A new commandment I give to you, that you love one another: just as I have loved you, you also are to love one another. By this all people will know that you are my disciples, if you have love for one another.” John 13:34-35

I am His, IF I love. Love even those that bite and wound and maim and in spite of them . I feel His gaze upon me as I sit with the eleven. My eyes staring at the place Judas occupied at the table.

Do you love me? Then love them, as I have loved you.  As I have shown you how to give yourself without reservation even to those who hate you.  Your life is not your own.  It is mine. I paid for it.  I give my life a ransom for many.  YOU, give your life even to those who hate you for my name sake.  In the end, the love of many will wax cold, and they will betray and deliver one another up to be killed…but you….YOU love. Keep on loving, to the end. Follow me and die to yourself. Die to your rights, your justifications, your protective strategies that keep you from getting hurt. Leave them. Abandon them, they will only hurt your relationship with me in the end. Stay close to the flame and learn to burn with truth in the inner most part of your being.  Truth that I have loved you, as the Father has loved me.

 

The-Judas-Crisis

Alabaster Life

Preaching without spiritual aroma is like a rose without fragrance.  We can only get the perfume by getting more of Christ. –A.B.Simpson

 

The devotional today is centered around a moment of pure worship, as Mary breaks the alabaster jar of her inheritance, and “wastes” it in one movement of extravagant, lavish affection. For this great act she is not lauded by the populace, she is despised and ridiculed.  All opinions in regards to her actions seem to be in agreement, except for one. The only One who really matters.

Jesus, the great Rabbi and benefactor of her affection demands she be left alone, and declares something truly radical- that the fullness of the gospel is not proclaimed unless her story is told right along with the Good News of Chris’ts birth, life, crucifixion,  burial, and resurrection.  Yet, how often have you heard her story?  Really heard her story?

Mar 14:6-9 But Jesus said, “Leave her alone. Why do you trouble her? She has done a beautiful thing to me. For you always have the poor with you, and whenever you want, you can do good for them. But you will not always have me. She has done what she could; she has anointed my body beforehand for burial. And truly, I say to you, wherever the gospel is proclaimed in the whole world, what she has done will be told in memory of her.” ESV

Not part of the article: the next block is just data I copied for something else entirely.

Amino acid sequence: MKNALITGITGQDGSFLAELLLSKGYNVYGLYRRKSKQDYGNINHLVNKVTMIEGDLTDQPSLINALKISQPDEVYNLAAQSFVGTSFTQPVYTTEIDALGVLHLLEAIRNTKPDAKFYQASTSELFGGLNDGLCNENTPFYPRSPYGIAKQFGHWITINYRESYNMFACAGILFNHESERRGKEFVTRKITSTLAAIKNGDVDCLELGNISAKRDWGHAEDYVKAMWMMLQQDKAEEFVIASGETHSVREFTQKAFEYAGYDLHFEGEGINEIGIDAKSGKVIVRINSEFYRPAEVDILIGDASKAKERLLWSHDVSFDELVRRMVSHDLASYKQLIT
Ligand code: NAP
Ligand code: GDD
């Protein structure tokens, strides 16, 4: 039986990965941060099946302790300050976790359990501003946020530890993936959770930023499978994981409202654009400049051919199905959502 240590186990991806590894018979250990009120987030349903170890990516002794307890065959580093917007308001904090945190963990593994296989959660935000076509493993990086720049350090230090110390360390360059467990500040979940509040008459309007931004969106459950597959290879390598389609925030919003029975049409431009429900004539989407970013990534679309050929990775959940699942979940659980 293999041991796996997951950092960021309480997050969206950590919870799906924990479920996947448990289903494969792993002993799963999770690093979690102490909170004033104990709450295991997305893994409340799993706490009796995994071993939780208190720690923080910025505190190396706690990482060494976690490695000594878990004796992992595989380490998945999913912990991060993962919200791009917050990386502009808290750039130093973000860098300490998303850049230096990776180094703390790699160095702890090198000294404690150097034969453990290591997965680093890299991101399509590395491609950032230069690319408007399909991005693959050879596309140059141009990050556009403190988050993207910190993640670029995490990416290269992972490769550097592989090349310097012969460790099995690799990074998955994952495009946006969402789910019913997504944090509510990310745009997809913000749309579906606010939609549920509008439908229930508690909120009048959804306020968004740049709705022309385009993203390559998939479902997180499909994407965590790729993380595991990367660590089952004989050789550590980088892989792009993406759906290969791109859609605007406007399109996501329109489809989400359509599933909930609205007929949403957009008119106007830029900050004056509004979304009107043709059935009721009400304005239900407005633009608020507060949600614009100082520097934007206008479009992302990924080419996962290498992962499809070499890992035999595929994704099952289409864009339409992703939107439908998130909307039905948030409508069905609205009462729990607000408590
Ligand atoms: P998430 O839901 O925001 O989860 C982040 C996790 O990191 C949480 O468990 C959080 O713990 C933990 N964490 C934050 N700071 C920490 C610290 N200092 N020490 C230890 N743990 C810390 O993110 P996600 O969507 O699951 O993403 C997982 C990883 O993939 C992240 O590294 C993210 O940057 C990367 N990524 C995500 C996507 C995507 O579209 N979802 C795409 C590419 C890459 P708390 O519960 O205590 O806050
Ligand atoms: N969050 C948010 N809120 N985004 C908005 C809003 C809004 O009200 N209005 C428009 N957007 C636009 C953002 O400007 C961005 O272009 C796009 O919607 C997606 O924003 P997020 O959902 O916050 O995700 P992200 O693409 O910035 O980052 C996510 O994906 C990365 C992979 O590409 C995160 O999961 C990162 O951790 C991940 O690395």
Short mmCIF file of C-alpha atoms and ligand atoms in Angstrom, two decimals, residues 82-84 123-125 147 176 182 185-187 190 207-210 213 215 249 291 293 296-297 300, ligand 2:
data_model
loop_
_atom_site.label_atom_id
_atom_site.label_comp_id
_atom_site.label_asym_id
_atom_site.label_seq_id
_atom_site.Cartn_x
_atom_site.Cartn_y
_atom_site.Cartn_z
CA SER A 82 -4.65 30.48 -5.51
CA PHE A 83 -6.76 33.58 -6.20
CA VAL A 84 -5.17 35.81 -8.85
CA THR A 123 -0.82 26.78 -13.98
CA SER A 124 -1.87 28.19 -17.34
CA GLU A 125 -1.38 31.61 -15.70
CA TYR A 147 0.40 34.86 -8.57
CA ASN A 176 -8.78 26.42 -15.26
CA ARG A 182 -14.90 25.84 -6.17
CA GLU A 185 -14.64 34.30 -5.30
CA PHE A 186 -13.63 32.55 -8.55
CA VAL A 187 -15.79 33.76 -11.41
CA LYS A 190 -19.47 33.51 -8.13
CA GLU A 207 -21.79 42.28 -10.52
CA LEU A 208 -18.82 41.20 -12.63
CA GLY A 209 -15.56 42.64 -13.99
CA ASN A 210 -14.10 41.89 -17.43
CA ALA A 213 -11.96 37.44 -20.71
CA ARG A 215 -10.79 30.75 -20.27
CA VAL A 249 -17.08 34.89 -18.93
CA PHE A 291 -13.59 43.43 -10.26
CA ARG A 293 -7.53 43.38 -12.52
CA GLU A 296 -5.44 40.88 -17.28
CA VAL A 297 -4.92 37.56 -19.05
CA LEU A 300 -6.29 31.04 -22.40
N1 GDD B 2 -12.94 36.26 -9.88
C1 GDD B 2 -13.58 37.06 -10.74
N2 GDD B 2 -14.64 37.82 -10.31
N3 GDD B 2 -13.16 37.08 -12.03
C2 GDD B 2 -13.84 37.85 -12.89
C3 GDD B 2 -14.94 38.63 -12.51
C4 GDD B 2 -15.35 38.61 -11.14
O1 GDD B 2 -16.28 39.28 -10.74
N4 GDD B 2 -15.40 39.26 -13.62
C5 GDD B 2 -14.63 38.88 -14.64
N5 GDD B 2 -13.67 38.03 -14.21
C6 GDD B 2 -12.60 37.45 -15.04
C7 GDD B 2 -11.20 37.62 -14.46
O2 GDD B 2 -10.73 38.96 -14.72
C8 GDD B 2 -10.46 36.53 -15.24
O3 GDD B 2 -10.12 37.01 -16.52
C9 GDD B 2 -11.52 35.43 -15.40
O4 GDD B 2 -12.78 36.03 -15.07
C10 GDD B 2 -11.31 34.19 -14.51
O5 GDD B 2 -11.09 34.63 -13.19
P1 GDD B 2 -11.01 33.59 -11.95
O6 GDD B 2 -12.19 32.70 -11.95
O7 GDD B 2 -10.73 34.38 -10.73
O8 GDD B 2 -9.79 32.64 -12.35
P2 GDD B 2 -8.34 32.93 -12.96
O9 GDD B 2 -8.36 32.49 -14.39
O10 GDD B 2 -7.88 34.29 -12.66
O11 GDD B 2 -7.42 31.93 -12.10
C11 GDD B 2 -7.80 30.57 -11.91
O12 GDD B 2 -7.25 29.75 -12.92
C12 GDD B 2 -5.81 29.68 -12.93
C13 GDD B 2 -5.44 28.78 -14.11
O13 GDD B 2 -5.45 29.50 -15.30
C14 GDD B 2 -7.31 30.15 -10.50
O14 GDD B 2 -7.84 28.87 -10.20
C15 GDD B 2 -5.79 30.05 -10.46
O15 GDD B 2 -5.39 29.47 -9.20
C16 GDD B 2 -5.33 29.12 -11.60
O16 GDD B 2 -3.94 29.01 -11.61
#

I have wondered at the house of Bethany, the place where Jesus could be “himself”.  The place he frequented more than any other, the place of his friends.  Bethany means date house, or house of figs.  This rings of the symbolism of the nation of Israel which is often called a fig tree.  Perhaps here, he envisioned the true Israel.  A house of welcome for the Messiah, a place of friendship and easy graces. Laughter and study, and food.  True food.

The nation was turning it’s back upon him. Would declare him accursed and deliver him up in a short while, but here, here he was among friends and in that place a woman believed what the others had refused to hear.  He is going to die.  They are going to kill him. In that revelation, she longed to show kindness to him while he was still in her midst, and to give him everything she had, everything she could.  Her love as perfume filled the house where they were sitting and everyone was marked by the fragrance of her devotion, and the declaration of his death-and it made them mad!

Grumblings were heard, eyes were rolled, costs were tallied, some perhaps covered their nose to get away from the smell.  Judas felt his pockets tingle with the loss of such revenue, and they did what most do when they are uncomfortable with someones “over the top devotion”, they accuse her motives.

“Look at how selfish she was, that could have fed a whole village of lepers for a month! Such a shameful waste, such a loss!  Look at it there on the ground…they will never get the smell out of this house!”

Perhaps, that is what she wanted.  To never have the smell leave.  To step into the room and instantly remember where he sat, how he smiled, the words he spoke.  Smell is the greatest trigger of memory, and this moment would forever remind her of her love. It would remind him as well.